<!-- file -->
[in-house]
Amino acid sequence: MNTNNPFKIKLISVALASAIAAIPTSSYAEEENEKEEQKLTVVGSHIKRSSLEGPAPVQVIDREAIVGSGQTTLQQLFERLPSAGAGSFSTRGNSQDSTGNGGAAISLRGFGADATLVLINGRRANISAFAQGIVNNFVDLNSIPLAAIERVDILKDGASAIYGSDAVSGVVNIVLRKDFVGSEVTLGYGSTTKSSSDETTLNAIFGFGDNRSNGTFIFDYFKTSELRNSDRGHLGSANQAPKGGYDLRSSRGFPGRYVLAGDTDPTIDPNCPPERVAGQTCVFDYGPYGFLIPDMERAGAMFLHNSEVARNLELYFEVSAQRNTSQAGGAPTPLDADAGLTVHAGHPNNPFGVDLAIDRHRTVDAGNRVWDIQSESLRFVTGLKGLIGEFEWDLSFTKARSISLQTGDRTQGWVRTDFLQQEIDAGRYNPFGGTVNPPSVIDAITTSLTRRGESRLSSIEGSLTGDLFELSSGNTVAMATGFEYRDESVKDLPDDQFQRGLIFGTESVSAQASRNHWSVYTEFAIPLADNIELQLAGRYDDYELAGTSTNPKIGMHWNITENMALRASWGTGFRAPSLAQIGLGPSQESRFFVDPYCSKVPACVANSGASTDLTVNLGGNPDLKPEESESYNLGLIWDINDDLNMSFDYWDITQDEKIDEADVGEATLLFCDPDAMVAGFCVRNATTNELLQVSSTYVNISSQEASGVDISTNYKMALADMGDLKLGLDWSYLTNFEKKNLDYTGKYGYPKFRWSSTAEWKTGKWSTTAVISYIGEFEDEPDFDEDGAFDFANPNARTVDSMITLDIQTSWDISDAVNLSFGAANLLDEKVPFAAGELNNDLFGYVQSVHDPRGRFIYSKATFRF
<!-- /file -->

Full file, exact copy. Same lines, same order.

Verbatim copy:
[in-house]
Amino acid sequence: MNTNNPFKIKLISVALASAIAAIPTSSYAEEENEKEEQKLTVVGSHIKRSSLEGPAPVQVIDREAIVGSGQTTLQQLFERLPSAGAGSFSTRGNSQDSTGNGGAAISLRGFGADATLVLINGRRANISAFAQGIVNNFVDLNSIPLAAIERVDILKDGASAIYGSDAVSGVVNIVLRKDFVGSEVTLGYGSTTKSSSDETTLNAIFGFGDNRSNGTFIFDYFKTSELRNSDRGHLGSANQAPKGGYDLRSSRGFPGRYVLAGDTDPTIDPNCPPERVAGQTCVFDYGPYGFLIPDMERAGAMFLHNSEVARNLELYFEVSAQRNTSQAGGAPTPLDADAGLTVHAGHPNNPFGVDLAIDRHRTVDAGNRVWDIQSESLRFVTGLKGLIGEFEWDLSFTKARSISLQTGDRTQGWVRTDFLQQEIDAGRYNPFGGTVNPPSVIDAITTSLTRRGESRLSSIEGSLTGDLFELSSGNTVAMATGFEYRDESVKDLPDDQFQRGLIFGTESVSAQASRNHWSVYTEFAIPLADNIELQLAGRYDDYELAGTSTNPKIGMHWNITENMALRASWGTGFRAPSLAQIGLGPSQESRFFVDPYCSKVPACVANSGASTDLTVNLGGNPDLKPEESESYNLGLIWDINDDLNMSFDYWDITQDEKIDEADVGEATLLFCDPDAMVAGFCVRNATTNELLQVSSTYVNISSQEASGVDISTNYKMALADMGDLKLGLDWSYLTNFEKKNLDYTGKYGYPKFRWSSTAEWKTGKWSTTAVISYIGEFEDEPDFDEDGAFDFANPNARTVDSMITLDIQTSWDISDAVNLSFGAANLLDEKVPFAAGELNNDLFGYVQSVHDPRGRFIYSKATFRF